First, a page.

All of the links below are to evidence-based nutrition resources for those working and studying at home, which have been developed by, or in collaboration with, UKVRN Registered Nutritionists (RNutrs) or Registered Associate Nutritionists (ANutrs).
We will be continually adding resources to this over time, so please do check back in and share these resources and this page/resource hub #LockdownNutrition
Please note – These resources are produced independently by Registrants & are not owned by the AfN.
Eating well to stay healthy: A practical guide for over 65s
By Cathy Court ANutr
Bone health at the menopause
Looking after your bones is important at any age but it’s particularly relevant as we get older especially for women during and after the menopause when the risk of bone loss is greater. In this article, Claire Baseley, RNutr, explains how you can support your bone health with good nutrition during the menopause.
5 key nutrients for a healthier menopause
The menopause is a time of change for our bodies and minds. It’s very important to look after your physical and mental health during this phase of your life. Claire Baseley, RNutr, provides some helpful hints on how you can improve your nutrition during and after the menopause.
The truth about protein and who needs it most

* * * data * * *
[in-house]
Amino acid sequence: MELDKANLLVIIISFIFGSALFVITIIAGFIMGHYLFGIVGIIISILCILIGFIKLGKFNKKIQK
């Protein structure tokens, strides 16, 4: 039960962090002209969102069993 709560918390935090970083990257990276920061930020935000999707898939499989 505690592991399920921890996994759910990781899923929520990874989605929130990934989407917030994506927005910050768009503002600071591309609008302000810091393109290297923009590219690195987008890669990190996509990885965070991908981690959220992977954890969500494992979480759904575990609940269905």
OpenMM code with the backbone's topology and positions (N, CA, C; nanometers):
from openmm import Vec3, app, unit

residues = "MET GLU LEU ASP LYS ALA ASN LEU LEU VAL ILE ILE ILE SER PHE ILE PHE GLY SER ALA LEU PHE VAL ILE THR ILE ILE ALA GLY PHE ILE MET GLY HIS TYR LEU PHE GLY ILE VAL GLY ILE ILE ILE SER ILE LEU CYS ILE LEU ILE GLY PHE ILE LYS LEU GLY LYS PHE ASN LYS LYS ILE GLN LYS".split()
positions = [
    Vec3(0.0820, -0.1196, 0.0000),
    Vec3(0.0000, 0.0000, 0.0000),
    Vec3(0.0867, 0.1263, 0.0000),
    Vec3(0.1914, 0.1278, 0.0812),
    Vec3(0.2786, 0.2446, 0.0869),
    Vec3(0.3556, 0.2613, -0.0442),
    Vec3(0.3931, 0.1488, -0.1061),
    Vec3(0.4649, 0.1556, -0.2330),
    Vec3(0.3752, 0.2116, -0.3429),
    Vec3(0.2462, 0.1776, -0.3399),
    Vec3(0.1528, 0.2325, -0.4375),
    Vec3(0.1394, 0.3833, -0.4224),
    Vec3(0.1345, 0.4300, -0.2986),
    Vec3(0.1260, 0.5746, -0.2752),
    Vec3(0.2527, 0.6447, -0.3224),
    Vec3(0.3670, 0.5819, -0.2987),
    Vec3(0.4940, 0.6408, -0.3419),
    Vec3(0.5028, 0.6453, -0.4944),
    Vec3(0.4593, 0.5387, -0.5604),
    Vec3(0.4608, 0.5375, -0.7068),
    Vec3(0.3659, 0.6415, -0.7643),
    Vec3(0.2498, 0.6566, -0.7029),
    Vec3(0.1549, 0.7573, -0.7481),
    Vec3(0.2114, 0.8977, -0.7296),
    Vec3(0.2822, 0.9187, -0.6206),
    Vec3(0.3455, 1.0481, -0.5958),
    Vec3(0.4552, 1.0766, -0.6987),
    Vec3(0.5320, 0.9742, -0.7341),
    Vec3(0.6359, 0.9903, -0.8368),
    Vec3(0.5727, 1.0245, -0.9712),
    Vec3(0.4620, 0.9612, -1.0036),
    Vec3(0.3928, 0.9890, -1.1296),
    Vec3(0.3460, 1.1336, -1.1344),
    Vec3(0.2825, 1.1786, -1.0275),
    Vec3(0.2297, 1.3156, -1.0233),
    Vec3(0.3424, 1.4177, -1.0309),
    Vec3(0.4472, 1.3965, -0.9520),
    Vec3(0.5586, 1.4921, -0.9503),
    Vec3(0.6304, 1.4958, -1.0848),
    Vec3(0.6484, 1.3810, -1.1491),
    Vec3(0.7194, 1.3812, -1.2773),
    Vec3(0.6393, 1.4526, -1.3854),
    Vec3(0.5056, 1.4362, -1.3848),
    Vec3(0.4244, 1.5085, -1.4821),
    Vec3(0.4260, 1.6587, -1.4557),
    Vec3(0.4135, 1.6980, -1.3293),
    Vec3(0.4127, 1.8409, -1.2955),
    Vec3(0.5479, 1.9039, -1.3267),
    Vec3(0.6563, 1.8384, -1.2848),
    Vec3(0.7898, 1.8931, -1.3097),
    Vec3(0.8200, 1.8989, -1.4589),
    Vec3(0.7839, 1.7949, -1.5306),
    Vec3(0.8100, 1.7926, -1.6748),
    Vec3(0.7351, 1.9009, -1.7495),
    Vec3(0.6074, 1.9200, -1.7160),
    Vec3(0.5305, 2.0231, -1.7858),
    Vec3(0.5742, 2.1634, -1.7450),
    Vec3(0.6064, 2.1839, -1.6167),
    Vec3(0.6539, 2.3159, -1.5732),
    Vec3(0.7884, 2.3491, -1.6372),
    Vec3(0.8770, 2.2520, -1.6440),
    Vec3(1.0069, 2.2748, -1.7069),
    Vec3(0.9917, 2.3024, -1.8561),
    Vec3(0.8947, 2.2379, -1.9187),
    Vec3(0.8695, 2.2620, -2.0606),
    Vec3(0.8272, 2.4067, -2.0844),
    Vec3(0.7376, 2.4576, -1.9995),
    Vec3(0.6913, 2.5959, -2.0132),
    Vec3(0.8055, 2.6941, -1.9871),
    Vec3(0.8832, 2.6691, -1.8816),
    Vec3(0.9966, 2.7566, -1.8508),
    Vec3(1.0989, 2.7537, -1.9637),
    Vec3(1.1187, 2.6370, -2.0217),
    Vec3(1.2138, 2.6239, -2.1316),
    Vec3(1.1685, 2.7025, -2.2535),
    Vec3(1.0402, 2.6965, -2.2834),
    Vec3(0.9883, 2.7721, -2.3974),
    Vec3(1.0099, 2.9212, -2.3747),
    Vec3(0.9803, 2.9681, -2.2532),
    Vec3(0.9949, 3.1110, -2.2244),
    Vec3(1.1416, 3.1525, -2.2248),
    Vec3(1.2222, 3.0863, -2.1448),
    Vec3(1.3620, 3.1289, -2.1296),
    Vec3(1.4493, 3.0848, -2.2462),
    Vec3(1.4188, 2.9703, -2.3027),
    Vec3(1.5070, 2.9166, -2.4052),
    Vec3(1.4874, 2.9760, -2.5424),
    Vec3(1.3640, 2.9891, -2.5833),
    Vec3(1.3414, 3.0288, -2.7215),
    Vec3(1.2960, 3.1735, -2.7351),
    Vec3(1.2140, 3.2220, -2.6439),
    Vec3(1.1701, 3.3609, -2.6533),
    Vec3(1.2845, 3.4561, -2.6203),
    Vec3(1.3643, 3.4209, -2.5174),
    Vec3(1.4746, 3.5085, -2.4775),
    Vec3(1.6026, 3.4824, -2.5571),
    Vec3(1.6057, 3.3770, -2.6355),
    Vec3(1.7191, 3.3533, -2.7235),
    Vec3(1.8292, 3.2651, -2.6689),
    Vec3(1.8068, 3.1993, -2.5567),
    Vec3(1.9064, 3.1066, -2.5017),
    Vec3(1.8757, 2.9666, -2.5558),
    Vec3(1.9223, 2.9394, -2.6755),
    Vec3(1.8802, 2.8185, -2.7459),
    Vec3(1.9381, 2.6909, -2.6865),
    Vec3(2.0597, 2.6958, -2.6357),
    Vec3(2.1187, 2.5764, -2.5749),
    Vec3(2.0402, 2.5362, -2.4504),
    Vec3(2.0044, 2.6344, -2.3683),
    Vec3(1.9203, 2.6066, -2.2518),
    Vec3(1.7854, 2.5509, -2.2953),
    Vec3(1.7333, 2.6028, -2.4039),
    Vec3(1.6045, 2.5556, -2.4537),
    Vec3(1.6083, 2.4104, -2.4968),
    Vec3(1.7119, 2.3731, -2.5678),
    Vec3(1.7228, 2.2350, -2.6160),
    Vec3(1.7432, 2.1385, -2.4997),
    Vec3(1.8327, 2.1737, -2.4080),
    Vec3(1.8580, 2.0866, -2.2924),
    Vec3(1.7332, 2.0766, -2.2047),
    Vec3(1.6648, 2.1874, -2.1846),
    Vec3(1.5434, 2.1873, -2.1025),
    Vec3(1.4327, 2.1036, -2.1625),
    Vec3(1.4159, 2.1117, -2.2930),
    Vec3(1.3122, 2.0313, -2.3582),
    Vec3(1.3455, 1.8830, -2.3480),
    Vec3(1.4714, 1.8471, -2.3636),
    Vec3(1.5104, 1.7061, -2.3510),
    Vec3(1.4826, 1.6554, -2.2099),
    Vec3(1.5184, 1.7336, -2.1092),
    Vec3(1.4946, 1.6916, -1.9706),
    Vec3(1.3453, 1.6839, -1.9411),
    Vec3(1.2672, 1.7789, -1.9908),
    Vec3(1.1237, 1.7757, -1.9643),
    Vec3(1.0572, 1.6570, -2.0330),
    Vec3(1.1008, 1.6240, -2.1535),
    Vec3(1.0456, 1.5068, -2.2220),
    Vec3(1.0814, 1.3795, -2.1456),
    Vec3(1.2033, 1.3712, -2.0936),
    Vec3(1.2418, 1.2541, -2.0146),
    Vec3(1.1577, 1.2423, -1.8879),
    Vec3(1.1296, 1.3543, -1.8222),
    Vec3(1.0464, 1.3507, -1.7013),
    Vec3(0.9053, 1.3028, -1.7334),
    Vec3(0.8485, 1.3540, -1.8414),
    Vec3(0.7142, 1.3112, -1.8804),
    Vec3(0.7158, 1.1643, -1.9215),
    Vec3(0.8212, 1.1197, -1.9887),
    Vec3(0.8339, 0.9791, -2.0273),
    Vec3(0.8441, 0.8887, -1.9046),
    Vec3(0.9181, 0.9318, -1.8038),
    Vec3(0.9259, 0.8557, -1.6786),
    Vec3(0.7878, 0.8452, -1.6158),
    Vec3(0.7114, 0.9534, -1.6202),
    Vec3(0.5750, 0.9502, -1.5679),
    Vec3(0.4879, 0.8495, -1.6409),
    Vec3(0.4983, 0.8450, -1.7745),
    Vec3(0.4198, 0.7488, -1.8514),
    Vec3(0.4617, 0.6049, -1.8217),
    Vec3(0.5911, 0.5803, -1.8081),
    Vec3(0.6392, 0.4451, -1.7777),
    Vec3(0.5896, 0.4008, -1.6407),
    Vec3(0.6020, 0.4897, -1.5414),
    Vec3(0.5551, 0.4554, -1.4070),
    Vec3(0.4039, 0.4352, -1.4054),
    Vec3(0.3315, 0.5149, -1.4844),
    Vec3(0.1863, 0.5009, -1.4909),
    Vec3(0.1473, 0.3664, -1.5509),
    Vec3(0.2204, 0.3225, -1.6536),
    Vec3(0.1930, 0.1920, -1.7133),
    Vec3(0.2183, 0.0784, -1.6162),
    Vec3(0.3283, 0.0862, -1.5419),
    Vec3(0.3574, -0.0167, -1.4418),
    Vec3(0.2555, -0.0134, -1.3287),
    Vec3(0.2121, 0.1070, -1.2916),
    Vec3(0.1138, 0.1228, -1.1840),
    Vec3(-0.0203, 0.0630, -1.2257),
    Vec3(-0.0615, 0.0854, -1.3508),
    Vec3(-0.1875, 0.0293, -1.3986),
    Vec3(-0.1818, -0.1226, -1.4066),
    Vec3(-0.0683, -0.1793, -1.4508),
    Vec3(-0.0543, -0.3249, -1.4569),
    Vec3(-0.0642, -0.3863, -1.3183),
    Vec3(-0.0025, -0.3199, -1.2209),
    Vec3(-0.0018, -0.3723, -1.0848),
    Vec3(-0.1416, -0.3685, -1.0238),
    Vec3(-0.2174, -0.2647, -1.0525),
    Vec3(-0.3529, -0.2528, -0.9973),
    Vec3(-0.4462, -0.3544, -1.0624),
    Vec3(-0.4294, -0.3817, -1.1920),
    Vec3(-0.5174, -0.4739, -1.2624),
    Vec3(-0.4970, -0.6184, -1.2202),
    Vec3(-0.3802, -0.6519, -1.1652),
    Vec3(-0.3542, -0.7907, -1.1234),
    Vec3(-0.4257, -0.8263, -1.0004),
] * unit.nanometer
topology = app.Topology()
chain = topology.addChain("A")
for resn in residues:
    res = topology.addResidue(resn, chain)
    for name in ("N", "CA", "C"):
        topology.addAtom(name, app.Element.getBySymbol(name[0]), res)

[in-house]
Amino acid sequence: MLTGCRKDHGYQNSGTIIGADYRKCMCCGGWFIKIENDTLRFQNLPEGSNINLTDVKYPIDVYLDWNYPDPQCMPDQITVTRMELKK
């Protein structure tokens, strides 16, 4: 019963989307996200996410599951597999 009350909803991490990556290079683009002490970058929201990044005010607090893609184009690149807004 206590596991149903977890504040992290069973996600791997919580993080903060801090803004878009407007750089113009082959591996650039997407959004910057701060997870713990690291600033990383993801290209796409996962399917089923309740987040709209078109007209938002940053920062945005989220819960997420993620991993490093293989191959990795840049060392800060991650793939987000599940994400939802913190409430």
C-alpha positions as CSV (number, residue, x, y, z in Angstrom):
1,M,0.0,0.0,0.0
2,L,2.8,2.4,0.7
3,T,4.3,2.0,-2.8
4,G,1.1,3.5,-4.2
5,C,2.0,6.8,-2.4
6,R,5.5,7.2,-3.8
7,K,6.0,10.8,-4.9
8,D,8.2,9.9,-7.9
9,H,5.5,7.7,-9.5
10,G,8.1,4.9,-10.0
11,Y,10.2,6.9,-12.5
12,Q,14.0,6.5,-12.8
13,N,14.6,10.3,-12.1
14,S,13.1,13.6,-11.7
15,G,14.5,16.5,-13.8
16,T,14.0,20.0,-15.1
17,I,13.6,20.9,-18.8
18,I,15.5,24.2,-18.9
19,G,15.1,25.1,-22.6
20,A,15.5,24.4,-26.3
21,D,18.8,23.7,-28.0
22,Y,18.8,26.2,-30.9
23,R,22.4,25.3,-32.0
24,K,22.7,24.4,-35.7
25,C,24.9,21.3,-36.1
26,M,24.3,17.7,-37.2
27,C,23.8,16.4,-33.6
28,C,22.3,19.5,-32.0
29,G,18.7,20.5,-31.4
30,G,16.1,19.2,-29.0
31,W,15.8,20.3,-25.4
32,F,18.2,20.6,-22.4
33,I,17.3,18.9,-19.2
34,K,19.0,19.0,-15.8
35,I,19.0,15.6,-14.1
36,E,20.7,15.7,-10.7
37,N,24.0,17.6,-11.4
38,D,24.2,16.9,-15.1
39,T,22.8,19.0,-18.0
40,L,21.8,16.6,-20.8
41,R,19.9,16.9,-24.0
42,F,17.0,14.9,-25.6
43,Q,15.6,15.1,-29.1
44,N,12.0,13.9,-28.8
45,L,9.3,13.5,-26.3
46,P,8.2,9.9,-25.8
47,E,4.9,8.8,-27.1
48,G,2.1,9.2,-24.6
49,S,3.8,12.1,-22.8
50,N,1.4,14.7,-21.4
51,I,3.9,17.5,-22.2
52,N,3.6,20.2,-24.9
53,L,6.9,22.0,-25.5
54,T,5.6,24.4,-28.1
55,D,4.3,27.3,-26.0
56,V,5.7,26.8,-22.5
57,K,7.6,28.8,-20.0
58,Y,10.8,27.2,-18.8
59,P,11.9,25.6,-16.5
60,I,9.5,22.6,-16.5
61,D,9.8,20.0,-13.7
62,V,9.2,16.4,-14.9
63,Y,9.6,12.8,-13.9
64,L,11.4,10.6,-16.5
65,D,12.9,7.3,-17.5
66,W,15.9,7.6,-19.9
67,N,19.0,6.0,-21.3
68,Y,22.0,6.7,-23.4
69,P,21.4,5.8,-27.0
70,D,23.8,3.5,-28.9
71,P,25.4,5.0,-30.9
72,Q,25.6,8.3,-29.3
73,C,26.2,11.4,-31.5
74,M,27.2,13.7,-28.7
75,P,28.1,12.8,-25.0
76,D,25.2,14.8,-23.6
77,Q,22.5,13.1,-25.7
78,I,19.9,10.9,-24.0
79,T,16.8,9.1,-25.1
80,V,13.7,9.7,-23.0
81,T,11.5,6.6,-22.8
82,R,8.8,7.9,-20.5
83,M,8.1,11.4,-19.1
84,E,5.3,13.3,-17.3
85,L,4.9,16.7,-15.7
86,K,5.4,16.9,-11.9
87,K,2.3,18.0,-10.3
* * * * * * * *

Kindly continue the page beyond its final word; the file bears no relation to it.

Think protein is just for body builders and power lifters? Protein is an essential nutrient that helps support muscle and bone health. While it is important for athletes to consume enough protein for performance reasons, the over 50s are a population group who might benefit from a higher protein diet to help maintain muscle and bone strength into older age, with potentially powerful benefits to health. Claire Baseley, RNutr explains.
Nutrition as we age
By Kate Taylor ANutr
Eating well in later life resources
Having a balanced and varied diet containing the right amount of nutrients is important for good health and wellbeing throughout life, but especially as we age.
Malnutrition (or under nutrition) is a huge issue in the UK, estimated to impact over 3 million people.
Older people are particularly at risk. Around 1.3 million of those affected by malnutrition are over the age of 65, a figure which, unfortunately is predicted to rise
As malnutrition often happens over a long period of time, it can be difficult to recognise. However, as we, our families and those we care for age, there are signs we can look out for and resources to help support us. Here are some resources recommended by Prof Jane Murphy RD RNutr from Bournemouth University that you may find useful.
How to add more fibre to your diet.
By Amanda Nyeke RNutr, reviewed by Charlotte Turner RNutr